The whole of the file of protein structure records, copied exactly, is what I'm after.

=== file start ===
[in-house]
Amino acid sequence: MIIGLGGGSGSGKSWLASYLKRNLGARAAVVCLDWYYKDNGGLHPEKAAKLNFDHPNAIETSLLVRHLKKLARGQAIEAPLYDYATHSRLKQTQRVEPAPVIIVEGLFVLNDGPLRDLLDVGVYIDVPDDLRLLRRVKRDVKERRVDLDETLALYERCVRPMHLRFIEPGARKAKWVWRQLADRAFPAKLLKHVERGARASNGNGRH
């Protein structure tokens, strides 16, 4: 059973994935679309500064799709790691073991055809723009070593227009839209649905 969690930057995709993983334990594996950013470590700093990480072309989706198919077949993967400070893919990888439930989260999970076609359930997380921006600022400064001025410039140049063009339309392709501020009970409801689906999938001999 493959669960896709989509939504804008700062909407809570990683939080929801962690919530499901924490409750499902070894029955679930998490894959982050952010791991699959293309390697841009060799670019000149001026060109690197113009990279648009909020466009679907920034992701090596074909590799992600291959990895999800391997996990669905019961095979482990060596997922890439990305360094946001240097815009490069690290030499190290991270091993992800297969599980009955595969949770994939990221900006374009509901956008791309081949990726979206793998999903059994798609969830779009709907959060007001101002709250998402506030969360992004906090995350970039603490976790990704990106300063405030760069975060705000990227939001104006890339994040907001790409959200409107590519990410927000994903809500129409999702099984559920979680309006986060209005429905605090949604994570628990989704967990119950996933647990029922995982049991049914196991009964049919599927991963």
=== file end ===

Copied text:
[in-house]
Amino acid sequence: MIIGLGGGSGSGKSWLASYLKRNLGARAAVVCLDWYYKDNGGLHPEKAAKLNFDHPNAIETSLLVRHLKKLARGQAIEAPLYDYATHSRLKQTQRVEPAPVIIVEGLFVLNDGPLRDLLDVGVYIDVPDDLRLLRRVKRDVKERRVDLDETLALYERCVRPMHLRFIEPGARKAKWVWRQLADRAFPAKLLKHVERGARASNGNGRH
């Protein structure tokens, strides 16, 4: 059973994935679309500064799709790691073991055809723009070593227009839209649905 969690930057995709993983334990594996950013470590700093990480072309989706198919077949993967400070893919990888439930989260999970076609359930997380921006600022400064001025410039140049063009339309392709501020009970409801689906999938001999 493959669960896709989509939504804008700062909407809570990683939080929801962690919530499901924490409750499902070894029955679930998490894959982050952010791991699959293309390697841009060799670019000149001026060109690197113009990279648009909020466009679907920034992701090596074909590799992600291959990895999800391997996990669905019961095979482990060596997922890439990305360094946001240097815009490069690290030499190290991270091993992800297969599980009955595969949770994939990221900006374009509901956008791309081949990726979206793998999903059994798609969830779009709907959060007001101002709250998402506030969360992004906090995350970039603490976790990704990106300063405030760069975060705000990227939001104006890339994040907001790409959200409107590519990410927000994903809500129409999702099984559920979680309006986060209005429905605090949604994570628990989704967990119950996933647990029922995982049991049914196991009964049919599927991963």